KTOO’s intention is to cover criminal and social justice outside of the courtroom, focusing on the victims and other people impacted by crime and inequity.
Back in January, Juneau started working on making “Zoom bombing” a criminal offense after a Juneau Assembly member was targeted during a virtual Assembly meeting. People who were listening describe a man calling in and making lewd comments about Assembly member Carole Triem’s body. Triem described it as a startling and disgusting thing to have to listen to while she was at work. She wanted the city to address it because it was disappointing that – other than her fellow assembly members who spoke up at the meeting – it wasn’t addressed at all.
In July, at least a dozen women had come forward accusing a SEARHC chiropractor of sexually abusing them while receiving care from him. Jeffrey Fultz has been out of state and out on bail for the better part of a year. Several of his accusers asked a judge to post a higher bail and have Fultz returned to Juneau, but those requests have been repeatedly denied. As of December 2021, a trial has been scheduled in early 2022 but it’s not clear that it will go forward at that time.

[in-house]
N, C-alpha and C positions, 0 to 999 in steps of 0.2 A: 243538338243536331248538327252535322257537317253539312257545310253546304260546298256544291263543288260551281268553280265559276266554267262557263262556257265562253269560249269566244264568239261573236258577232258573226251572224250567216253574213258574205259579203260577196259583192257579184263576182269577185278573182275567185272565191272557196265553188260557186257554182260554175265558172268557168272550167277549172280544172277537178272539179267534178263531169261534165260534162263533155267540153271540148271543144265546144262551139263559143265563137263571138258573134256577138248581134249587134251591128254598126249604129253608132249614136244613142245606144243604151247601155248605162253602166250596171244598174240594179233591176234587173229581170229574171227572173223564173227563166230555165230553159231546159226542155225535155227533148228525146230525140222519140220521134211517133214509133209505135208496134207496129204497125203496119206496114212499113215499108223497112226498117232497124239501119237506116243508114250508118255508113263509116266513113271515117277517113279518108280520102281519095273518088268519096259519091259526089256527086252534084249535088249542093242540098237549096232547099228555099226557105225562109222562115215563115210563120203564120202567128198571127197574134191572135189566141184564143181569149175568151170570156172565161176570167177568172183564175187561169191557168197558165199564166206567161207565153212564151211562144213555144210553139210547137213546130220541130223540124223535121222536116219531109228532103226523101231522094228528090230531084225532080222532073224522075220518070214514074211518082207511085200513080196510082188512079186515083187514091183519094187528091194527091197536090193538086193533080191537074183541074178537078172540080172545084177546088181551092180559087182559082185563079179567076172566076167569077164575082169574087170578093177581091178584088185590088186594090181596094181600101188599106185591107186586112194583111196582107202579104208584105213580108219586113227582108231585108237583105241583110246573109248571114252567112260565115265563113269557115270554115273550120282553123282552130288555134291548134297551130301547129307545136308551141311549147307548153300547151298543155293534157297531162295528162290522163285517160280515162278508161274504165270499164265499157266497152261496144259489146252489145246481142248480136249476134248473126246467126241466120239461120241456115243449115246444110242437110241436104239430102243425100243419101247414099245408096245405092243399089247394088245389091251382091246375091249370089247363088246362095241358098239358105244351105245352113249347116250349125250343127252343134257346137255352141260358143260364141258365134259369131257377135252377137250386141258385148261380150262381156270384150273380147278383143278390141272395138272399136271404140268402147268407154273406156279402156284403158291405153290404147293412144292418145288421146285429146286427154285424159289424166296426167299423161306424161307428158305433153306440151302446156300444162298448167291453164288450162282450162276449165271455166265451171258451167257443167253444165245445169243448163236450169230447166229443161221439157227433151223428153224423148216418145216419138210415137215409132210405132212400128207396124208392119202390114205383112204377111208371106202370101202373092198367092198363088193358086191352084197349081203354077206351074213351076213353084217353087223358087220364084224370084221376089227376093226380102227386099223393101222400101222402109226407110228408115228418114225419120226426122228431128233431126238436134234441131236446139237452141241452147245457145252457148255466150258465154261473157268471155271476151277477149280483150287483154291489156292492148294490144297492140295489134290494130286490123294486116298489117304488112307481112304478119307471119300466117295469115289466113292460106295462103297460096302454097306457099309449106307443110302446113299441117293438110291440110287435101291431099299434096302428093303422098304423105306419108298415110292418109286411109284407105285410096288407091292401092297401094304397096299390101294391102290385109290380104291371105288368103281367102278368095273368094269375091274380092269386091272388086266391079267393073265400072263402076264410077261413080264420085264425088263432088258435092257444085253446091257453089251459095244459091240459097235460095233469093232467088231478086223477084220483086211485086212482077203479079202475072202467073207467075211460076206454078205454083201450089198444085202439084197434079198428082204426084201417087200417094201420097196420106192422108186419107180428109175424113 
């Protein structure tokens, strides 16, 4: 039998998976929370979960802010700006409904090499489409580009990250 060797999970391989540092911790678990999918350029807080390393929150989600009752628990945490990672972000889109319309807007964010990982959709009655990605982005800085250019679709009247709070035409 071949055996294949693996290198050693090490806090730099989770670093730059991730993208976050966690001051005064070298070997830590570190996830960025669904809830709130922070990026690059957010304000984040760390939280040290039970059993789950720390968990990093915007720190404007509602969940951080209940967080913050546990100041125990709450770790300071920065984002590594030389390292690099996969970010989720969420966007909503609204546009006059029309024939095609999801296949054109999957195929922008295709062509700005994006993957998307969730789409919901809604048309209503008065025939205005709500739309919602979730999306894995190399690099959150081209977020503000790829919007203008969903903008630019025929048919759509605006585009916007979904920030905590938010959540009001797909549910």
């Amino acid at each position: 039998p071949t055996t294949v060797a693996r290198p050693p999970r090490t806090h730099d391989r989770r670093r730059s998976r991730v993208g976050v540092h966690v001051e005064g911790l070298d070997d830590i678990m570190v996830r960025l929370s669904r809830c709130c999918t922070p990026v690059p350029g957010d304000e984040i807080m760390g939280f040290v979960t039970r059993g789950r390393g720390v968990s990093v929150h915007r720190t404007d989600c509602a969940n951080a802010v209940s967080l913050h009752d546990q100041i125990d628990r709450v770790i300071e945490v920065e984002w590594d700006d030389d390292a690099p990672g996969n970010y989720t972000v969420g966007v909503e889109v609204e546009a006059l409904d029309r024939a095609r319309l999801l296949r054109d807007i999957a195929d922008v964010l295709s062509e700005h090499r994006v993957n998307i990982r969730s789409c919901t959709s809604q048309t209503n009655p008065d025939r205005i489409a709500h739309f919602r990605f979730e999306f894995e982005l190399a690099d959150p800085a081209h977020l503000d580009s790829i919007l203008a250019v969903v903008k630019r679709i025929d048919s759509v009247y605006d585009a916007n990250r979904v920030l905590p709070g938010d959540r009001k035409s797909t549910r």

After the remains of more than 200 Indigenous children were found buried at a Canadian boarding school, the annual occasion of Orange Shirt Day in September saw one of its largest shows of support and solidarity in Juneau.
An anonymously created, crowdsourced spreadsheet known as “The Alaska Abuser List” was published in November with more than 500 names of Alaskans accused of sexual assault. We looked into what happens when a whisper network raises its voice this way.
As part of KTOO’s local election coverage, we told the story behind a school board candidate who harassed and stalked two women, including an elementary school principal. Ibn Bailey said he knew it must have been jarring for voters to see those restraining orders in his background, but he asserted that they were not domestic violence-related and that there was no sexual coercion. But Brenda Edwards, the principal who took out a restraining order against Bailey insisted that his interactions with her were inappropriate and unwanted, and a judge agreed with her. Bailey did not win a seat on the school board.